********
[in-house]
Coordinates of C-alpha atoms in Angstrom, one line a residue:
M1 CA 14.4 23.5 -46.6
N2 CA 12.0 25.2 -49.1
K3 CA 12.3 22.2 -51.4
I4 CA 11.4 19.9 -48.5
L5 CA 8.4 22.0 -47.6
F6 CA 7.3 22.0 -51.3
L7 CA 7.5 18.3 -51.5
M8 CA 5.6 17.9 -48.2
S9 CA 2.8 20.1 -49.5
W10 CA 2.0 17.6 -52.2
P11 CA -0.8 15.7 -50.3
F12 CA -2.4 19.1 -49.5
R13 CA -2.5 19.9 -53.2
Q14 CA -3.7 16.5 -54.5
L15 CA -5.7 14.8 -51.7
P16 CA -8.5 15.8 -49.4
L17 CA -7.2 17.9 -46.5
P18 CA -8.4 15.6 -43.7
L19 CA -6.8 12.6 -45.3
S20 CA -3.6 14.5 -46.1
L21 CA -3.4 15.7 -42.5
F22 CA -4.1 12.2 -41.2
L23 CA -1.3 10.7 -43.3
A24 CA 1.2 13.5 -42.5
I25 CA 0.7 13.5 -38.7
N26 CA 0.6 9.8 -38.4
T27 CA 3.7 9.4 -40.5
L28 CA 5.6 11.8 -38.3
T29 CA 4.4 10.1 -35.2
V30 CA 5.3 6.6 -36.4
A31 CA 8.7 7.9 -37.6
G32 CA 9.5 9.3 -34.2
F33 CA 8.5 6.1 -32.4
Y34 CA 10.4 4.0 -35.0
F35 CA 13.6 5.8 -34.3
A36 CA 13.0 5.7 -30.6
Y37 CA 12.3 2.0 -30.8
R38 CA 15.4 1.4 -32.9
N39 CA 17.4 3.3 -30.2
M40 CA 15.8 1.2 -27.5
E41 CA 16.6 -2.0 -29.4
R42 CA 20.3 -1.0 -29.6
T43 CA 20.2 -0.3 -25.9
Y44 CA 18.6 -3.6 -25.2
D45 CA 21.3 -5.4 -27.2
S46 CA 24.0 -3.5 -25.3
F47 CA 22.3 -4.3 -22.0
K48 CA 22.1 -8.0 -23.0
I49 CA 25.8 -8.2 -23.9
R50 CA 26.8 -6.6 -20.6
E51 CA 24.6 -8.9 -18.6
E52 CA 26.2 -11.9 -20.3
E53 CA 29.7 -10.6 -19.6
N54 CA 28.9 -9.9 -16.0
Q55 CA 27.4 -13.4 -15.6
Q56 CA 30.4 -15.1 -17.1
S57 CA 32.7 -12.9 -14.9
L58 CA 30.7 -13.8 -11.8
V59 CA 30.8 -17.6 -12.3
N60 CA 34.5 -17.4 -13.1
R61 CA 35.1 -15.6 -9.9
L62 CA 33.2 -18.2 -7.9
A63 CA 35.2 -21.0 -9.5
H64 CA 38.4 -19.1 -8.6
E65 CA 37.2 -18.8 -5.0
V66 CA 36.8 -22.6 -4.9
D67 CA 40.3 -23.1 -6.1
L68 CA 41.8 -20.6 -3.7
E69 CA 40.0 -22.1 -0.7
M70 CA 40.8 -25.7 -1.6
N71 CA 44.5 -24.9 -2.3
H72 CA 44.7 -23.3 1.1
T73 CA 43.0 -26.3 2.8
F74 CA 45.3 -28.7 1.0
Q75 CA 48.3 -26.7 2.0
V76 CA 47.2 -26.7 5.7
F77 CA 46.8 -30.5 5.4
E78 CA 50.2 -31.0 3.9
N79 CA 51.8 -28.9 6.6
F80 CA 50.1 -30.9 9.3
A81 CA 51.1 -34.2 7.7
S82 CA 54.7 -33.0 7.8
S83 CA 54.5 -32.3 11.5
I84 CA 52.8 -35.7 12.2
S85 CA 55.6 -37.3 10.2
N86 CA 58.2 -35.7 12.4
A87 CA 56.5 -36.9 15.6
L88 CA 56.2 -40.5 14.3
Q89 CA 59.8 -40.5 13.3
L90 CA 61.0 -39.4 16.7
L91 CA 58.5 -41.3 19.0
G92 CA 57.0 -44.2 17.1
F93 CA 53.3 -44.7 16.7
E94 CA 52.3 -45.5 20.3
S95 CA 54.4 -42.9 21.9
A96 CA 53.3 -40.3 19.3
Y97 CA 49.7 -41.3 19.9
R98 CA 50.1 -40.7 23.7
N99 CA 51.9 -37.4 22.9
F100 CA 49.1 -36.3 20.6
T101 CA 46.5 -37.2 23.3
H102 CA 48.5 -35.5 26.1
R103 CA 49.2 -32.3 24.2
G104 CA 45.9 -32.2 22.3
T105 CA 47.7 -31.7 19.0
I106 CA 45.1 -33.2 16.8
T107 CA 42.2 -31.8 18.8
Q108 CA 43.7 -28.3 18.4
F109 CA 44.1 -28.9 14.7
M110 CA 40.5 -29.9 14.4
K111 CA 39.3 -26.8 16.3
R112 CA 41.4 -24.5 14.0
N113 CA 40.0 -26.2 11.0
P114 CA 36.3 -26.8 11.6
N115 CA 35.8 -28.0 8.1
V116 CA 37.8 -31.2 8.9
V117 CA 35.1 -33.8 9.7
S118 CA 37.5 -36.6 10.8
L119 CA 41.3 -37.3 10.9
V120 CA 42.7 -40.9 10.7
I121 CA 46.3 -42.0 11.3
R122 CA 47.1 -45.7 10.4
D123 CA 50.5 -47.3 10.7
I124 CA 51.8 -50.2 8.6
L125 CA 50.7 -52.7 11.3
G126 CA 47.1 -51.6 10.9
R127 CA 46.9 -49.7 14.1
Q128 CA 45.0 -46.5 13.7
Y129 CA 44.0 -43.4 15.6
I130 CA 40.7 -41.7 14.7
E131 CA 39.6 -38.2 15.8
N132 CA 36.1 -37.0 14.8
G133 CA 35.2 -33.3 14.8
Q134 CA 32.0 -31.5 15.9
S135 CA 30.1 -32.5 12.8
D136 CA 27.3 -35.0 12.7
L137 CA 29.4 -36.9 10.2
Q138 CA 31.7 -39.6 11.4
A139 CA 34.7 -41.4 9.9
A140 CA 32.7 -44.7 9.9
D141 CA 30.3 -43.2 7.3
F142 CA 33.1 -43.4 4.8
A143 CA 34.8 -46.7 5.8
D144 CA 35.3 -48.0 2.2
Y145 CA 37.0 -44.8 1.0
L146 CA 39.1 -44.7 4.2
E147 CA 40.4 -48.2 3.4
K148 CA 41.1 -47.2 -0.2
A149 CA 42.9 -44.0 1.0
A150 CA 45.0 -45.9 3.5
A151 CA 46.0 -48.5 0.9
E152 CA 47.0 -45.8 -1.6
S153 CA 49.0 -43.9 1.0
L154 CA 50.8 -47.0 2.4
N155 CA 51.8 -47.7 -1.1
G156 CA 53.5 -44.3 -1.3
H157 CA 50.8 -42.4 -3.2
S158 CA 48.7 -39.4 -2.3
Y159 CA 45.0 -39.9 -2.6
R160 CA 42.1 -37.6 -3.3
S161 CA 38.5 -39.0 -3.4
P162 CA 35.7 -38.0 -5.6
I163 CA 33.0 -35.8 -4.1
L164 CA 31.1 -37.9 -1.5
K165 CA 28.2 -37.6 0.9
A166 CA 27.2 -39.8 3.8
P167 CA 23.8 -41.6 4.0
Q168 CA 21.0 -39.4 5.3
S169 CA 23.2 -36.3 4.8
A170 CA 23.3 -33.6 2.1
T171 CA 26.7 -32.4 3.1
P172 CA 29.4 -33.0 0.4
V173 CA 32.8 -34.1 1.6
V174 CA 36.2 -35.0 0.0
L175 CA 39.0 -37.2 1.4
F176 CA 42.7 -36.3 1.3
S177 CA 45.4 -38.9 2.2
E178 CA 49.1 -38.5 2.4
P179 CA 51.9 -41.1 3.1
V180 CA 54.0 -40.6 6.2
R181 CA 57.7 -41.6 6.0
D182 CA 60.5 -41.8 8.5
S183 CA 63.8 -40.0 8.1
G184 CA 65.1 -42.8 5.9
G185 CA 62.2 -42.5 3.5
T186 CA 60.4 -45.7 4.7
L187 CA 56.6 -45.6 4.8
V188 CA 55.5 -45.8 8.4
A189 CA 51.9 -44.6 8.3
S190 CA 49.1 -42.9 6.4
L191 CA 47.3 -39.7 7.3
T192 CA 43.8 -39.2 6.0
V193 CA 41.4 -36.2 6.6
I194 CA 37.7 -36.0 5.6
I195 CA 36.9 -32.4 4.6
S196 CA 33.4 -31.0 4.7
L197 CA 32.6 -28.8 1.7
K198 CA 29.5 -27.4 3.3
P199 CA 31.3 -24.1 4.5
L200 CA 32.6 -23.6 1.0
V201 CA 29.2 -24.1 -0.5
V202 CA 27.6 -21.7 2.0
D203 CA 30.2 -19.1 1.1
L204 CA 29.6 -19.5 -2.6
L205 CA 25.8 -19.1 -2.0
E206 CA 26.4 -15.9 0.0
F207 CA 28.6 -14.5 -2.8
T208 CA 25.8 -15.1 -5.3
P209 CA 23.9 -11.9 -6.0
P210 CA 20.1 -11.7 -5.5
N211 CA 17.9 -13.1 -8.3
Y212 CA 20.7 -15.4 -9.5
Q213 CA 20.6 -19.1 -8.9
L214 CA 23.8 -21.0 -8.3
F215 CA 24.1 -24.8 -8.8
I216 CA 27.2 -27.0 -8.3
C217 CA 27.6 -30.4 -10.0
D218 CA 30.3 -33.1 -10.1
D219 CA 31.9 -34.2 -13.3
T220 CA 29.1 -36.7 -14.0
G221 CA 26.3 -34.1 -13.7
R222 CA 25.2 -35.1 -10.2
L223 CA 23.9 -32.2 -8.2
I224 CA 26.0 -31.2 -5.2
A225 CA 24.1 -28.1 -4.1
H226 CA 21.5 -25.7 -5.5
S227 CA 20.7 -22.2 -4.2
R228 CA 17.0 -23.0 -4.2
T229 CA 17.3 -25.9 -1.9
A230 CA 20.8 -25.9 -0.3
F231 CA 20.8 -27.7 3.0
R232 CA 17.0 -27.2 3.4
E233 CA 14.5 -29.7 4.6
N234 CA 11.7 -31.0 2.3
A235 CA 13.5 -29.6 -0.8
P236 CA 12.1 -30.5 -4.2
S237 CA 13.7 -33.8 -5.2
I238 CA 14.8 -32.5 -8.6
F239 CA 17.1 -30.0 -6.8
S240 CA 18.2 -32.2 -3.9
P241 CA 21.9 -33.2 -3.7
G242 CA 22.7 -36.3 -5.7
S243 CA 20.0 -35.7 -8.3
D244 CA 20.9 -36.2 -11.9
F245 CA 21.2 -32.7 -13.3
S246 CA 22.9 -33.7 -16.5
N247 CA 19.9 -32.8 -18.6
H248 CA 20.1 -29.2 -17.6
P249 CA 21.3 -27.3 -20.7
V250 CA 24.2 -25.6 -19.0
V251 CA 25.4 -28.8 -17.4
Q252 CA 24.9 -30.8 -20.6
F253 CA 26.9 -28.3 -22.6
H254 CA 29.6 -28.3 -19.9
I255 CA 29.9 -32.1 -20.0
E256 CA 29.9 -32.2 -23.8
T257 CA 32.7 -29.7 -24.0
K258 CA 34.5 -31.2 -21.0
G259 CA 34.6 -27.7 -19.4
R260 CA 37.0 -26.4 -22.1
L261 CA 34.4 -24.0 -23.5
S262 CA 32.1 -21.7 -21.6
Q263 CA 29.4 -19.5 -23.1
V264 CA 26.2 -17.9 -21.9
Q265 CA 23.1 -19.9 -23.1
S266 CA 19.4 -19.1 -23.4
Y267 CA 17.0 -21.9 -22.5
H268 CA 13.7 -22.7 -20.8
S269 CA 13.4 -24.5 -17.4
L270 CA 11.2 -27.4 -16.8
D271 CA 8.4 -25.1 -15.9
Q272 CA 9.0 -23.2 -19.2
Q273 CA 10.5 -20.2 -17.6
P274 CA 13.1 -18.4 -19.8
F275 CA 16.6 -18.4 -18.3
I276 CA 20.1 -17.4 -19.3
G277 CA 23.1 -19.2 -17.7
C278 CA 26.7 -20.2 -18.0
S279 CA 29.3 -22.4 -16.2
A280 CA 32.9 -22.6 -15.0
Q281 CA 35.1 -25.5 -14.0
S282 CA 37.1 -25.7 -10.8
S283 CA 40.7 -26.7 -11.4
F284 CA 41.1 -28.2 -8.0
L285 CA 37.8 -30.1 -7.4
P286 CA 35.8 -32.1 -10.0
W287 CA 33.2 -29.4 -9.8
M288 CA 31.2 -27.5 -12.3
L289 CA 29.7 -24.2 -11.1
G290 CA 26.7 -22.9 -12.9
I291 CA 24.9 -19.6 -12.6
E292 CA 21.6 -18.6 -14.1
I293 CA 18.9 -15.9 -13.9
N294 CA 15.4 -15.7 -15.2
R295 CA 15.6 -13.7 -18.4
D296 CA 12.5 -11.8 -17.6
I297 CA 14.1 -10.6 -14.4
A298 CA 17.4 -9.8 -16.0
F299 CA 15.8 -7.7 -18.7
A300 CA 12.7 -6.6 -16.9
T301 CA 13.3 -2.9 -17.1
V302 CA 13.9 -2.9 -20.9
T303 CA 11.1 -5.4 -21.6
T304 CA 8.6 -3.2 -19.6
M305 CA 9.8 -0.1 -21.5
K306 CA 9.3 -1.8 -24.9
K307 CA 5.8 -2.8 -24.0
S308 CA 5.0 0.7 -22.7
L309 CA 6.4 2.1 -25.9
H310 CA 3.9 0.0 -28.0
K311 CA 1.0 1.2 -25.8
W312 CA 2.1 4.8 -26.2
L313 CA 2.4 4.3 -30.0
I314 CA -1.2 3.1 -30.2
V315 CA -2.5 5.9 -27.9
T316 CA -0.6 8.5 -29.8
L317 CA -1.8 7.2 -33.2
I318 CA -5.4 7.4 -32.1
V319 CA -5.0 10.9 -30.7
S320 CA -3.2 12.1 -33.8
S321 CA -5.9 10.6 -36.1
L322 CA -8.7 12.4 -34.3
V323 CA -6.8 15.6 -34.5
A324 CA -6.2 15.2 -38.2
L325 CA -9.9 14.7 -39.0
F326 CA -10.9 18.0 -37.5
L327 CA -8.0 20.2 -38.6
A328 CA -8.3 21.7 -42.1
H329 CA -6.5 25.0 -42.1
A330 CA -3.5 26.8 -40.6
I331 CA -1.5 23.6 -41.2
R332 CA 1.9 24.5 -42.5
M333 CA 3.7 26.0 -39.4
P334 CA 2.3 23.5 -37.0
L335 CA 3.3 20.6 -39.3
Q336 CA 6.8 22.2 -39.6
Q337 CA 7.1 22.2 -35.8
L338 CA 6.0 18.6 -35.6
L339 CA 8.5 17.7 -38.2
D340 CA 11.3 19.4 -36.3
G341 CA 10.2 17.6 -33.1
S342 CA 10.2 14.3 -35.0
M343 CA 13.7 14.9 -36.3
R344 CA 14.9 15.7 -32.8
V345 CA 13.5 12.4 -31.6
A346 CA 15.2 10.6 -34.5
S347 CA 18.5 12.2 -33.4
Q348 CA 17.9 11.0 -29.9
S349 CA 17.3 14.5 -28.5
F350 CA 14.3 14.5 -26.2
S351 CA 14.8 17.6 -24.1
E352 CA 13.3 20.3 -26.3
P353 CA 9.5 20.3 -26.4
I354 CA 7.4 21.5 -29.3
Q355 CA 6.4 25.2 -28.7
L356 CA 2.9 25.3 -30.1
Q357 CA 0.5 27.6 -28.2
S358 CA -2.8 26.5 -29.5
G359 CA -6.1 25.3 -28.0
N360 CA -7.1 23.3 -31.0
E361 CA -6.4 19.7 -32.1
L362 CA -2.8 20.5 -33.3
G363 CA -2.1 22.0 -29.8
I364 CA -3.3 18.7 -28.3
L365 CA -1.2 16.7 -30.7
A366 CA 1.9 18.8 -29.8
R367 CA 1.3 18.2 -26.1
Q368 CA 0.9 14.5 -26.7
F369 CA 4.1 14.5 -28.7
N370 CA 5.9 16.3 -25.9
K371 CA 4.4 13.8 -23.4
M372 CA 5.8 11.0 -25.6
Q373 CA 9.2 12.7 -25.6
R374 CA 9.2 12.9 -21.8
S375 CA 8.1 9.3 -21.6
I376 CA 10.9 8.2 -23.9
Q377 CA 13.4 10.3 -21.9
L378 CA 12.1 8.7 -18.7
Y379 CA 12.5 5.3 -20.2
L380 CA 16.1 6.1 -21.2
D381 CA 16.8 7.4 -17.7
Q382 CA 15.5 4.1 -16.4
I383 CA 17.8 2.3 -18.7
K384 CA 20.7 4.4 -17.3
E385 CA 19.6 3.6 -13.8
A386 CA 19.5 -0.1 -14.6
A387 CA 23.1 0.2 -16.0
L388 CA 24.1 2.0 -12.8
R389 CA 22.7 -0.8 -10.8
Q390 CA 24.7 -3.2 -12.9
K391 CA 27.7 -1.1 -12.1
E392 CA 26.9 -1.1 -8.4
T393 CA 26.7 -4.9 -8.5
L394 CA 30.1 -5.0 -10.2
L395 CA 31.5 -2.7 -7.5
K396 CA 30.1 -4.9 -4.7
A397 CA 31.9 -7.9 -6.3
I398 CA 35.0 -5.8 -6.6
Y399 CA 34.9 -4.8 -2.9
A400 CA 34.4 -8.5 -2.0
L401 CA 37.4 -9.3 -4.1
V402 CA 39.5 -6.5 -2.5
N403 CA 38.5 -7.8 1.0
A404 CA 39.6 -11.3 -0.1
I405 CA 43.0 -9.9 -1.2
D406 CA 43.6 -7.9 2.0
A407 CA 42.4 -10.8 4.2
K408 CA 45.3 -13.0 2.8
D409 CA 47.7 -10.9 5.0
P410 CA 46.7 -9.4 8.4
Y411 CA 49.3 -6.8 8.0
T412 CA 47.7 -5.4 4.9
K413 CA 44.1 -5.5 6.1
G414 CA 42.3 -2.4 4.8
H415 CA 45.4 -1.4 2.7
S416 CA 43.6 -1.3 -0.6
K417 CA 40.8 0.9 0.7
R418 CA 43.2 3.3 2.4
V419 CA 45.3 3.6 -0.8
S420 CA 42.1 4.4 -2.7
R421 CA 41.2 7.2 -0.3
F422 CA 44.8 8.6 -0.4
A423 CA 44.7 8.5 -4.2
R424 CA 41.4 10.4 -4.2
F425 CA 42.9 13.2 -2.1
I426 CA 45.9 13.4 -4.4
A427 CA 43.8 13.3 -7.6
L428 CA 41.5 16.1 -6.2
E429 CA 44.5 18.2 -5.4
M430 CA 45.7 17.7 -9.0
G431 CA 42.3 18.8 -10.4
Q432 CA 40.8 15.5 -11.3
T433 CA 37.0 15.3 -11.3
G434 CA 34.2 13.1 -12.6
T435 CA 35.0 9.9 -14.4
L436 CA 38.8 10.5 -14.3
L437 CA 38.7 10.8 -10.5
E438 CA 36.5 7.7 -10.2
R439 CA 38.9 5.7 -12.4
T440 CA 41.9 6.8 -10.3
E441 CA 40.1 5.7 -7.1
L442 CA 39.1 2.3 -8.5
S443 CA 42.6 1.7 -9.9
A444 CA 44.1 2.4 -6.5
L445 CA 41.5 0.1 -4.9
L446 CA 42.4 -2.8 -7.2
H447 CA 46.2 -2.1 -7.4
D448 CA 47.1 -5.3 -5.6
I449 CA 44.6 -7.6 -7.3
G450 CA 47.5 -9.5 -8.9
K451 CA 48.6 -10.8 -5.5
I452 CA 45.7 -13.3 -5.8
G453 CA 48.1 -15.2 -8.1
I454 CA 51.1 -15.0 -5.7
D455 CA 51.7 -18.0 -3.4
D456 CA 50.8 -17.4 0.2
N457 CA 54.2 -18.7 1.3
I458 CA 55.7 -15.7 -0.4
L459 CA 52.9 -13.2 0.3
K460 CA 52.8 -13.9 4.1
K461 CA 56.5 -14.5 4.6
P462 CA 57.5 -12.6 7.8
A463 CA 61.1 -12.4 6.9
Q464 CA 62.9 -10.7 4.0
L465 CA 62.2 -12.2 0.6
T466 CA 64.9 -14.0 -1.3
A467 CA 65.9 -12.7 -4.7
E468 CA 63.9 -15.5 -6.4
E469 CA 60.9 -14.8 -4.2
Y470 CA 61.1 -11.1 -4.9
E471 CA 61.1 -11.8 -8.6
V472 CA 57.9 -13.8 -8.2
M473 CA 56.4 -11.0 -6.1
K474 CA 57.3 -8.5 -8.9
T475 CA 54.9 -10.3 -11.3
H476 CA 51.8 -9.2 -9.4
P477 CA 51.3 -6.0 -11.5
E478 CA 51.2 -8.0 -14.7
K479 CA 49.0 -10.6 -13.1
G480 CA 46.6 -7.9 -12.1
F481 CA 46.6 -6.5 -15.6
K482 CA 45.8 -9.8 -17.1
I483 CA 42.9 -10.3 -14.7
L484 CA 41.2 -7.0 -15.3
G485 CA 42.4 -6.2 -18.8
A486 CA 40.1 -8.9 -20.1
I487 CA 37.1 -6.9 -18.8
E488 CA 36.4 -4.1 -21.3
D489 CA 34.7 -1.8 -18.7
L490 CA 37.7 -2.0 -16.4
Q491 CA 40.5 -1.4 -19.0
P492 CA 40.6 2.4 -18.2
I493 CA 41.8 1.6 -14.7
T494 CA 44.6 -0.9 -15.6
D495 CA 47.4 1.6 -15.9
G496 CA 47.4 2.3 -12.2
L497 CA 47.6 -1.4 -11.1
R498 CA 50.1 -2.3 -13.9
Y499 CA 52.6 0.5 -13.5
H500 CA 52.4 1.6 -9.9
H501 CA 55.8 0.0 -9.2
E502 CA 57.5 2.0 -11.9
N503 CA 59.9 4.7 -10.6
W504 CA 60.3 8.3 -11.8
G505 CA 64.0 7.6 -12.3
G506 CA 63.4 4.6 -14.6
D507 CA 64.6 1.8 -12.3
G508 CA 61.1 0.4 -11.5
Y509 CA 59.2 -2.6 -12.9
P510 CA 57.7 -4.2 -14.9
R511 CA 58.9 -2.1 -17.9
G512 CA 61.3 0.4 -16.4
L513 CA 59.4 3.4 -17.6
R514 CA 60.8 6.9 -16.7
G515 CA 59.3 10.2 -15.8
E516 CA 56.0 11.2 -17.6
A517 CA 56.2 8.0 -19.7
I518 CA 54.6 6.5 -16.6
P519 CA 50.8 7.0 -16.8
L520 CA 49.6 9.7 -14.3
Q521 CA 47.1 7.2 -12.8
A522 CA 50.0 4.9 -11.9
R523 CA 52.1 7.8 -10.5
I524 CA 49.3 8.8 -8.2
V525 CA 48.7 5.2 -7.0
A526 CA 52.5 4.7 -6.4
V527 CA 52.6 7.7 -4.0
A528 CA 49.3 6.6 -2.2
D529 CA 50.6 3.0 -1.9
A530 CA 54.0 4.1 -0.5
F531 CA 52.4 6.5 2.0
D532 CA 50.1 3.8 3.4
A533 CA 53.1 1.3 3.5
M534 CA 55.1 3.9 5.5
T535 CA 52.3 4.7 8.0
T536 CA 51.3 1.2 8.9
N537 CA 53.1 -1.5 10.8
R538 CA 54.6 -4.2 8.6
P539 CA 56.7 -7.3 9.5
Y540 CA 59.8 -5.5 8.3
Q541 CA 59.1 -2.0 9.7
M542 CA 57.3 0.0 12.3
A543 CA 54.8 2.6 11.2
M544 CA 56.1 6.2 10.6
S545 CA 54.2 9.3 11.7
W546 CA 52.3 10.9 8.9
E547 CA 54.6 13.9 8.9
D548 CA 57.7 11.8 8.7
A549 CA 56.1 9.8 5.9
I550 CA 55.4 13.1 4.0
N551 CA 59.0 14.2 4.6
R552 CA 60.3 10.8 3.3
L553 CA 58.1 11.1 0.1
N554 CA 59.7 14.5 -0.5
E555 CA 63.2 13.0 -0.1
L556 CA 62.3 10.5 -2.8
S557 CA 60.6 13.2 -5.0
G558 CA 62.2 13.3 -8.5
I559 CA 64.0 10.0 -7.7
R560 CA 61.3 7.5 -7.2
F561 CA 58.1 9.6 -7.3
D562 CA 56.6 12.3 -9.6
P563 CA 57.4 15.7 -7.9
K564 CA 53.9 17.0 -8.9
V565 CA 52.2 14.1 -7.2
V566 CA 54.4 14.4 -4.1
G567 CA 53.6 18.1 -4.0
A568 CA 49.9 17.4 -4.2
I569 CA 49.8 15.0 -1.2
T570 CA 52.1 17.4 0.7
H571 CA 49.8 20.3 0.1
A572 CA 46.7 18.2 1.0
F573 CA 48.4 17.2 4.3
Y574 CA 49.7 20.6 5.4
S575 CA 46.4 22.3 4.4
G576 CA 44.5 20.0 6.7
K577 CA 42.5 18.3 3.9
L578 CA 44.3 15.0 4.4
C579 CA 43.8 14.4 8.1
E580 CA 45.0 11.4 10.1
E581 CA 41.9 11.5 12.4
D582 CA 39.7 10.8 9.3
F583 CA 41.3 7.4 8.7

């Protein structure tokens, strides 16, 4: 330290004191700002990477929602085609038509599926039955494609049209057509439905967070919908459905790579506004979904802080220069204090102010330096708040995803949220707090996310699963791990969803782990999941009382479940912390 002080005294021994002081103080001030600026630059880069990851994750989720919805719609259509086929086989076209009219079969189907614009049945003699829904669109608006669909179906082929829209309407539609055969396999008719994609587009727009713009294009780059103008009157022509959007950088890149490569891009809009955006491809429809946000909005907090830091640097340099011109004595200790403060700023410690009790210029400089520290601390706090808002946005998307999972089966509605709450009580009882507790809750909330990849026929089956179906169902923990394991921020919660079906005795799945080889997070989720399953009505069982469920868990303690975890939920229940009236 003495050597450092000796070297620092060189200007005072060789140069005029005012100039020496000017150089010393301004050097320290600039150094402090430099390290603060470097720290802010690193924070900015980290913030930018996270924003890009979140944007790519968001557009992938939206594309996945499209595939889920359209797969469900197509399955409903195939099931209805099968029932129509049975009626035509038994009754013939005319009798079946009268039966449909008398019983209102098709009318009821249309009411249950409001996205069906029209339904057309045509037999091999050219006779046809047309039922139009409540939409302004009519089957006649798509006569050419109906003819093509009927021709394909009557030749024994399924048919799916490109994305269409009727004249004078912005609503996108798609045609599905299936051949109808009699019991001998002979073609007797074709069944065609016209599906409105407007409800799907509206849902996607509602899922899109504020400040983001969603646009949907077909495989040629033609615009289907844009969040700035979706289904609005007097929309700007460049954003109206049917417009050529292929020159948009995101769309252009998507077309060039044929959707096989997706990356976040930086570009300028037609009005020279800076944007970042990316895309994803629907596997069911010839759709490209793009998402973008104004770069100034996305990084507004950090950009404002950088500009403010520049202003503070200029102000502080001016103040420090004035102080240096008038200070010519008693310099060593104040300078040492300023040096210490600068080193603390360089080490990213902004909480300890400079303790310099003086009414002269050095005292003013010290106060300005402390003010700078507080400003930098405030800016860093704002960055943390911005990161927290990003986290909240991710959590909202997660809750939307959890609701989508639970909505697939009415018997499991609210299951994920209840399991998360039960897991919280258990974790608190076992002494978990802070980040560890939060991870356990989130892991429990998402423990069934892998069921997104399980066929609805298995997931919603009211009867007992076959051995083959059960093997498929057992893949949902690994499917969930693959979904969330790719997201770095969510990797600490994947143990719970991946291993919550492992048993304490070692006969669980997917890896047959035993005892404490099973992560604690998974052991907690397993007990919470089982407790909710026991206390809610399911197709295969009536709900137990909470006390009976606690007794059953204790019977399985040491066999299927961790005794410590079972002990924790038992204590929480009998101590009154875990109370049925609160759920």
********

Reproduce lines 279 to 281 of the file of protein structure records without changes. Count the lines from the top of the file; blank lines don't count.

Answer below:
G277 CA 23.1 -19.2 -17.7
C278 CA 26.7 -20.2 -18.0
S279 CA 29.3 -22.4 -16.2